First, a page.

Posted by on April 29, 2017

“But to really combat the problem requires the moral regeneration of society.  Perhaps we should pretty much give up on rehabilitating the girls who have already become prostitutes; we won’t succeed anyway.  We must concentrate on the generation that is now in kindergarten and first grade.  We must see to their moral education.  And for this we need a national program.”

Poster for the movie (“Intergirl”) about a foreign-currency prostitute.

Prostitution was a prominent issue within Soviet culture during the 1980’s. Although many Soviets were concerned with the immoral aspect of prostitution, a main problem regarding prostitution was the clientele.  Soviet Russia in the 1980’s competed with foreigners, particularly the West, in almost every sphere, including prostitution.  Many visitors to Russian prostitutes were those from other countries.  Foreign-currency prostitution was a growing concern.  In fact, foreign-currency prostitutes were some of the most successful considering they typically received higher pay than other prostitutes servicing members of Russian society.  For example, the Current Digest states: “Foreign-currency prostitutes, the top group, charge the equivalent of 100 rubles or more, and sometimes make up to 1,500 rubles a night.  Middle-level prostitutes make between 10 and 200 rubles, while the price for a train-station prostitute is about 10 rubles.”


To me, I found it incredibly ironic that the Russians, during the Cold War era, were having to compete with the West in almost of sector and prostitution was another area of Soviet culture that the Soviets had to compete with foreigners.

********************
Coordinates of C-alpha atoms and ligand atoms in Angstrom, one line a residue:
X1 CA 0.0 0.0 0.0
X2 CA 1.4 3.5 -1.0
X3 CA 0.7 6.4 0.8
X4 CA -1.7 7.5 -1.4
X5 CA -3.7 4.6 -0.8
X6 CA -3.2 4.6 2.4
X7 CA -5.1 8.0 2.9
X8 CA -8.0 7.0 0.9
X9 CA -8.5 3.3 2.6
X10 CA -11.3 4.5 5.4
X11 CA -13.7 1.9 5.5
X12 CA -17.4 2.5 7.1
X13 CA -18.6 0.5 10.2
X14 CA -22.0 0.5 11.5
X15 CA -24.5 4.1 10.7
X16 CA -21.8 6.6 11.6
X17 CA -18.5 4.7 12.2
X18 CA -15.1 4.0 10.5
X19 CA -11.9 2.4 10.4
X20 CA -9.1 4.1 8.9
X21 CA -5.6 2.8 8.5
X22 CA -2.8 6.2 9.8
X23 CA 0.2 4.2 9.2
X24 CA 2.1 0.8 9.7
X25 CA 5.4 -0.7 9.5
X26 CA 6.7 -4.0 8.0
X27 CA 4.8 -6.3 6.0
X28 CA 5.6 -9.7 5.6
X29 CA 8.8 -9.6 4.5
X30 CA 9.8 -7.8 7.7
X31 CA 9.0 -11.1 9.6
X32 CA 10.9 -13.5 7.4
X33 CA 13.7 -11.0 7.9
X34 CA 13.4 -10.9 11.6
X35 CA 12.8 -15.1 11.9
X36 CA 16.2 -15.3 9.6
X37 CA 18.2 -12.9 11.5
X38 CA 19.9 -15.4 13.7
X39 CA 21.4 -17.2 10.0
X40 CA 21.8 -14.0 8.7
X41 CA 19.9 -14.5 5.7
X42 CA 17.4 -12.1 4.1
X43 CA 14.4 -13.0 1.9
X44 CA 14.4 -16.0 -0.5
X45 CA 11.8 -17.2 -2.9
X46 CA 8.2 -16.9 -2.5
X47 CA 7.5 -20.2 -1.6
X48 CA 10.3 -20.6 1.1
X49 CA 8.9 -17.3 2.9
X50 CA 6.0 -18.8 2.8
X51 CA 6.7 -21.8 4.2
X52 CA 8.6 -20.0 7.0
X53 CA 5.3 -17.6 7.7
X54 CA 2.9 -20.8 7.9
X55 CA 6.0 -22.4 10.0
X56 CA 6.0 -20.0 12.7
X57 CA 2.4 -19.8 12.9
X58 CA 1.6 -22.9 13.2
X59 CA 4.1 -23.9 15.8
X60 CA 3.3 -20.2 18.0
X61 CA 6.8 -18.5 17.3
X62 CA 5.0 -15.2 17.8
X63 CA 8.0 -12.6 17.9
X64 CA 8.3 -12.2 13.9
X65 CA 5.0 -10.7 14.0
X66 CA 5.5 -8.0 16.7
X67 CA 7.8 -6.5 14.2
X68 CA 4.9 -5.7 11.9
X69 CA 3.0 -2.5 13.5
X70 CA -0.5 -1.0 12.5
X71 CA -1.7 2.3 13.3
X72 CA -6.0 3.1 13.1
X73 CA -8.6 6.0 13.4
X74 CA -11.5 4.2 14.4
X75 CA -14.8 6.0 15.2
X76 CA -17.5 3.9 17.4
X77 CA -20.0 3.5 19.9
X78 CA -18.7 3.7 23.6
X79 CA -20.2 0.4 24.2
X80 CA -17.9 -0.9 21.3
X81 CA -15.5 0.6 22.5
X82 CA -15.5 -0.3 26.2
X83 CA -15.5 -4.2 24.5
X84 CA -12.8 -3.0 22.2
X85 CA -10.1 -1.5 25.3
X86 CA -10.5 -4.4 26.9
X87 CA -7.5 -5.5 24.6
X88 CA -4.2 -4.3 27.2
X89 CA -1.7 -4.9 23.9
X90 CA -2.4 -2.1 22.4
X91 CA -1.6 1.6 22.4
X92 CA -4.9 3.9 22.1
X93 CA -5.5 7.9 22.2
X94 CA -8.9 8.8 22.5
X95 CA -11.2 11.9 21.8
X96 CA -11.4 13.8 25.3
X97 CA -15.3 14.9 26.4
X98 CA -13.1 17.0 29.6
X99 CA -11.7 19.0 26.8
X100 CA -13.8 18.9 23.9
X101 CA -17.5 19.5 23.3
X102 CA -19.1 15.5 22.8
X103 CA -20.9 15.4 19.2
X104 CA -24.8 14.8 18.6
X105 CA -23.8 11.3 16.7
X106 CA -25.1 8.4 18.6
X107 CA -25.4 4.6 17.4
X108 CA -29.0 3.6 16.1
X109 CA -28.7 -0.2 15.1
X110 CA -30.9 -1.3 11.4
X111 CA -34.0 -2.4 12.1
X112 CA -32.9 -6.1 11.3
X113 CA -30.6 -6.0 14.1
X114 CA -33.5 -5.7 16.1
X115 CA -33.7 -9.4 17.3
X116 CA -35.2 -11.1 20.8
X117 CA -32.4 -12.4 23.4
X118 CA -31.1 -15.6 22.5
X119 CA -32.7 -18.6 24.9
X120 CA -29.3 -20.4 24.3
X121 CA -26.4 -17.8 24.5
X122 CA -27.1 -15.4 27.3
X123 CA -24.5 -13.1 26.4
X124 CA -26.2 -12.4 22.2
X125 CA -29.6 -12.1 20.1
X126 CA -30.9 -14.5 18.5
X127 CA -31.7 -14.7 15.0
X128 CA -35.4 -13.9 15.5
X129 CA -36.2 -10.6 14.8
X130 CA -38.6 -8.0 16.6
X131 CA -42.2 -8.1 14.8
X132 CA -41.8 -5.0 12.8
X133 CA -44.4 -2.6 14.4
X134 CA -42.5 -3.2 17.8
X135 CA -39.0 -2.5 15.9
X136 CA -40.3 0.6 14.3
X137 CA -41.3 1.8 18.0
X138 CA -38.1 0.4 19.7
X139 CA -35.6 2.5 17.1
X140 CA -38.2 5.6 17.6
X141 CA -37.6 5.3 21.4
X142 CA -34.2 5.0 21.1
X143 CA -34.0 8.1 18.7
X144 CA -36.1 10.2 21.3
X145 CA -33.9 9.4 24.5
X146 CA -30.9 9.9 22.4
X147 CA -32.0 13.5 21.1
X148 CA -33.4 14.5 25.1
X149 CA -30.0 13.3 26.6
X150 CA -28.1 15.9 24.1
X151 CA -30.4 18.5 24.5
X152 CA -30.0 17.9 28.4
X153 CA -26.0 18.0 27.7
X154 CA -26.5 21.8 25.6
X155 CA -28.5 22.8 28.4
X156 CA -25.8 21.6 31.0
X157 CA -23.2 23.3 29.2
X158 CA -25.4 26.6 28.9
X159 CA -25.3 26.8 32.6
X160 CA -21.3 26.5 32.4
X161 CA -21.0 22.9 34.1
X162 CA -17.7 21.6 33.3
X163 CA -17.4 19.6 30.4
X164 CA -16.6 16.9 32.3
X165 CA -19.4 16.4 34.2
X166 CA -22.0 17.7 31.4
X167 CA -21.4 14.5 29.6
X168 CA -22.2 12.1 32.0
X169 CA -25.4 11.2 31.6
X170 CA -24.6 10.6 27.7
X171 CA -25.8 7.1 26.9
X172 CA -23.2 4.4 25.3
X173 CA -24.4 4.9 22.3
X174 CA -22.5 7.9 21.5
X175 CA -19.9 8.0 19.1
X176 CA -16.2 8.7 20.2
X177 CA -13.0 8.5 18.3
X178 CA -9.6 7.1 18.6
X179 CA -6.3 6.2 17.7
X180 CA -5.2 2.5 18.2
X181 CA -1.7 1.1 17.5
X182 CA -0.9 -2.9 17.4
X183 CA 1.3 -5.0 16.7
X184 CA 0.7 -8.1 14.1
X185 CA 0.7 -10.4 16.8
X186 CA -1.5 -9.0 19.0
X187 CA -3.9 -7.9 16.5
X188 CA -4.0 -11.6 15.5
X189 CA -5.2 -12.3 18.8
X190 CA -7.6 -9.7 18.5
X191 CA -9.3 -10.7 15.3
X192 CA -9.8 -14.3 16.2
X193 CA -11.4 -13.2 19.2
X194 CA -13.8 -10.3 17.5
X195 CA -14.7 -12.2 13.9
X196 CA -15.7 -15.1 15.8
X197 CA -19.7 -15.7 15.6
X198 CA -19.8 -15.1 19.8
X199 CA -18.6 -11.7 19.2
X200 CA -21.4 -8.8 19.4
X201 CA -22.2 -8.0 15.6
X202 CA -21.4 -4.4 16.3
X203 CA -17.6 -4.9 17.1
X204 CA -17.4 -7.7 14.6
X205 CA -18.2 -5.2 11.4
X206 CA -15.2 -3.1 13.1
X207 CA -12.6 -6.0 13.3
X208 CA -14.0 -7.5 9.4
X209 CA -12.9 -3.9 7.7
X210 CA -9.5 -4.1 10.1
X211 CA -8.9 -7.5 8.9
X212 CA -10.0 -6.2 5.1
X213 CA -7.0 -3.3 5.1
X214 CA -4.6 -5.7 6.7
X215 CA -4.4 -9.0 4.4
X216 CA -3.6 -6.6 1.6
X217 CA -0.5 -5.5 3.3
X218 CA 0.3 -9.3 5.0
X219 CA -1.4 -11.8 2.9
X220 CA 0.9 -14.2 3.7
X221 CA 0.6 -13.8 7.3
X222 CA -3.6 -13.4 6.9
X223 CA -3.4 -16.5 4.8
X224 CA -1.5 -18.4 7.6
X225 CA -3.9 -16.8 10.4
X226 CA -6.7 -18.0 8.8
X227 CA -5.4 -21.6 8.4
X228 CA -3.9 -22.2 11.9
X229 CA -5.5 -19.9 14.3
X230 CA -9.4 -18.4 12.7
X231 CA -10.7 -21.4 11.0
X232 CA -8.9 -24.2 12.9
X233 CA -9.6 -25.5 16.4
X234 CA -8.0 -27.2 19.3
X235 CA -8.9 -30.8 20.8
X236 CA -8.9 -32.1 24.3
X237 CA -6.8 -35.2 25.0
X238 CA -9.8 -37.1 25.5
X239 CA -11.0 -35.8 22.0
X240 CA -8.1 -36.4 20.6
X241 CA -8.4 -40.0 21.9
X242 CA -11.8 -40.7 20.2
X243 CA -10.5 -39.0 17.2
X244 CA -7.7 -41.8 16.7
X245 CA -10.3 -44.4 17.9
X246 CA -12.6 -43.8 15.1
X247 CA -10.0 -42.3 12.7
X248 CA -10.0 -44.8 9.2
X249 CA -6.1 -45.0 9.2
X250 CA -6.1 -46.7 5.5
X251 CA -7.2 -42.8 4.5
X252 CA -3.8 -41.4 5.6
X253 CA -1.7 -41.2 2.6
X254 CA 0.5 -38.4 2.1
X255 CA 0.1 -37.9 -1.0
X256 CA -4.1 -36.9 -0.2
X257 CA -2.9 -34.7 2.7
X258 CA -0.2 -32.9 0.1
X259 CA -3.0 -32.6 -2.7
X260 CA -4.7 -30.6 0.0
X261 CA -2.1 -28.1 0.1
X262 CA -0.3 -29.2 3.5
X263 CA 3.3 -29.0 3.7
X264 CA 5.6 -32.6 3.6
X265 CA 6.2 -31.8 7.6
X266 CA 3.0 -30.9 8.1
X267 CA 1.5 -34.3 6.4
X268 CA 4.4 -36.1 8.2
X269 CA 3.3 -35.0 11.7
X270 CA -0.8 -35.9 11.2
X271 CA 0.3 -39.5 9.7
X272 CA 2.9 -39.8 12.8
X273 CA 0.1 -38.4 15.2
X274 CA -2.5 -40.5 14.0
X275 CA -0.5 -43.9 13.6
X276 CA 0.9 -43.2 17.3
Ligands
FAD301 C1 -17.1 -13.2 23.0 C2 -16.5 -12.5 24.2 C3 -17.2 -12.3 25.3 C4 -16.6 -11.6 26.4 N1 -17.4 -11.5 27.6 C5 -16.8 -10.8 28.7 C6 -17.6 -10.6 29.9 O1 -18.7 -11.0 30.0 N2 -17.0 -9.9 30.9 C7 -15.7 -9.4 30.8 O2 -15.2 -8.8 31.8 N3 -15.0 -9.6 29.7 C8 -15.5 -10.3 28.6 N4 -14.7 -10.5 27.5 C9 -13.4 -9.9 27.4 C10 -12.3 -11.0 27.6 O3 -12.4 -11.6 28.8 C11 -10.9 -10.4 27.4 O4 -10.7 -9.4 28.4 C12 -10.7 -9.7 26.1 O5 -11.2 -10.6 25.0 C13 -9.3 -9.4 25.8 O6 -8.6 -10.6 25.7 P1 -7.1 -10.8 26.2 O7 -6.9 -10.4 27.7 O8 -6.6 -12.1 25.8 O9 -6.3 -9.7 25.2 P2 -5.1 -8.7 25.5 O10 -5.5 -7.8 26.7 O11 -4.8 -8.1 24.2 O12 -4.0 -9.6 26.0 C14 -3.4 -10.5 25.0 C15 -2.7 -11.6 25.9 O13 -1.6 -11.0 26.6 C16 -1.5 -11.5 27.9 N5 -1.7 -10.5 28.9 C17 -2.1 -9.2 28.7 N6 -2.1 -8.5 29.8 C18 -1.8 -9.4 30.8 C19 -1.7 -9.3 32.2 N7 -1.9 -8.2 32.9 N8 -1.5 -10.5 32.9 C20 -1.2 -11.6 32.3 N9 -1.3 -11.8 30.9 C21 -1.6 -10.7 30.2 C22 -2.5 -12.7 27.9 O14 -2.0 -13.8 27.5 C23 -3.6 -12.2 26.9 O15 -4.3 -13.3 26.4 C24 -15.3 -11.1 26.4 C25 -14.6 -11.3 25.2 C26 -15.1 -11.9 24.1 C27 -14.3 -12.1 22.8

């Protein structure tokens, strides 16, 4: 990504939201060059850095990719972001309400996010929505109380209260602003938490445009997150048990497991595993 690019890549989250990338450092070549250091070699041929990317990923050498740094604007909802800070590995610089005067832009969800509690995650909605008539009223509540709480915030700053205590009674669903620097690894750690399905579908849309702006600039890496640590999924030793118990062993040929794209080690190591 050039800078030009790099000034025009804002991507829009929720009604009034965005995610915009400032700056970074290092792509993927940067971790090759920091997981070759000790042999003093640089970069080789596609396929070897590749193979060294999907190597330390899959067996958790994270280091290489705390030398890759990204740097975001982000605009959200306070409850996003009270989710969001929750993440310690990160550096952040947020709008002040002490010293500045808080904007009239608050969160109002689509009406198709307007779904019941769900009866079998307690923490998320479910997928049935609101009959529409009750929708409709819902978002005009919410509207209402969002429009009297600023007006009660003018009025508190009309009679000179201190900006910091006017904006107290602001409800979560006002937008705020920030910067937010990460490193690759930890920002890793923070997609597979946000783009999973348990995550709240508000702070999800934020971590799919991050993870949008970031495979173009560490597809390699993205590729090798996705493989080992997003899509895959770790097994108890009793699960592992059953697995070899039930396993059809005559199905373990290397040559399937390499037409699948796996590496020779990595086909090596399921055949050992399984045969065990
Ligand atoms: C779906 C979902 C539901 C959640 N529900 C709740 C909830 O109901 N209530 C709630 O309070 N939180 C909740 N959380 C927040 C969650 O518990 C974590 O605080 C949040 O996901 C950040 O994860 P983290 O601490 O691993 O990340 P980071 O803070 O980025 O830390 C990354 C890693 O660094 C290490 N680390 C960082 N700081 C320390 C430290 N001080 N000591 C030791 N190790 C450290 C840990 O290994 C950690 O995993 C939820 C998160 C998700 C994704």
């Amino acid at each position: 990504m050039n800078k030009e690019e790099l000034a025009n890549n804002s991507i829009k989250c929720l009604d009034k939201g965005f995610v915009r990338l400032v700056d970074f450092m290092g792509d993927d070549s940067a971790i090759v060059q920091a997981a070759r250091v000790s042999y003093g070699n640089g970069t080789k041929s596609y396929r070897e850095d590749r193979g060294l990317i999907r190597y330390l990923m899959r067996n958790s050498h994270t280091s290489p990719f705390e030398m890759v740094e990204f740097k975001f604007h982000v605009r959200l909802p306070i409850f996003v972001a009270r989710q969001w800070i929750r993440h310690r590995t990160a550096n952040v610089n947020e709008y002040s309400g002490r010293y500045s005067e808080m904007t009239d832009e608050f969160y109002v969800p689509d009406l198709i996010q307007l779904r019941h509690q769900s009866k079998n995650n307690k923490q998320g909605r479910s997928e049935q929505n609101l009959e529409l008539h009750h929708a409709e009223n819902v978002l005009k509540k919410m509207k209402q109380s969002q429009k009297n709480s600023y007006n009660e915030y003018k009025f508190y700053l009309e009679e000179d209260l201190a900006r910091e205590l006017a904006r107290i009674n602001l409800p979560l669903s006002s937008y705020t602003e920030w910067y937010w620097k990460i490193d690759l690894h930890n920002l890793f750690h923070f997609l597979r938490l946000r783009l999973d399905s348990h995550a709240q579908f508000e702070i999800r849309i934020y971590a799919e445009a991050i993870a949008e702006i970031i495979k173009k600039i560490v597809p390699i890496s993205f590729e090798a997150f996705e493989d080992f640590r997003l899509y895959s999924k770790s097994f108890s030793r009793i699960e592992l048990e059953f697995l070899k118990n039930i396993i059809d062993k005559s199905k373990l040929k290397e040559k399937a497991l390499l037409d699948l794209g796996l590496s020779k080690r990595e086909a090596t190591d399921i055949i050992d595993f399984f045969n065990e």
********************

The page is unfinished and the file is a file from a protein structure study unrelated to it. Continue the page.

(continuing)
Unfortunately for the Russians, combatting foreign-currency prostitution, and prostitution in general, was increasingly difficult.  This difficulty arose out of the cluelessness regarding how to deal with it.  As stated before, some people believed that because it was an issue of morality, what was necessary to fix it was a moral regeneration of society that began at an early age.  Others, however, wanted to take a financial route by placing fines on prostitutes.  “Can you really stop these increasingly brazen women with a 100-ruble fine? When two Moscow prostitutes who had been involved in foreign-currency operations were arrested recently, nearly a half-million rubles in bonds alone were confiscated from them!”


Petr Todorovskii: Intergirl (1987)


Another option that was presented to the Soviets regarding potentially eliminating prostitutes was simply to arrest the prostitutes instead of fine them.  Unfortunately, there was not much sound evidence that could hold a prostitute, or their lover, in jail.  For example, “The prostitute goes on trial, but what about the client? What is he, merely a witness? And where do we draw the line between flirtation over an expensive dinner in a restaurant and love for sale, between the innocent encounter and the criminal act? Scores of prostitutes loiter outside Moscow’s hotels. They are carted off in busloads to a police station, scolded for violating the hotel’s regulations and then release, almost with apologies.”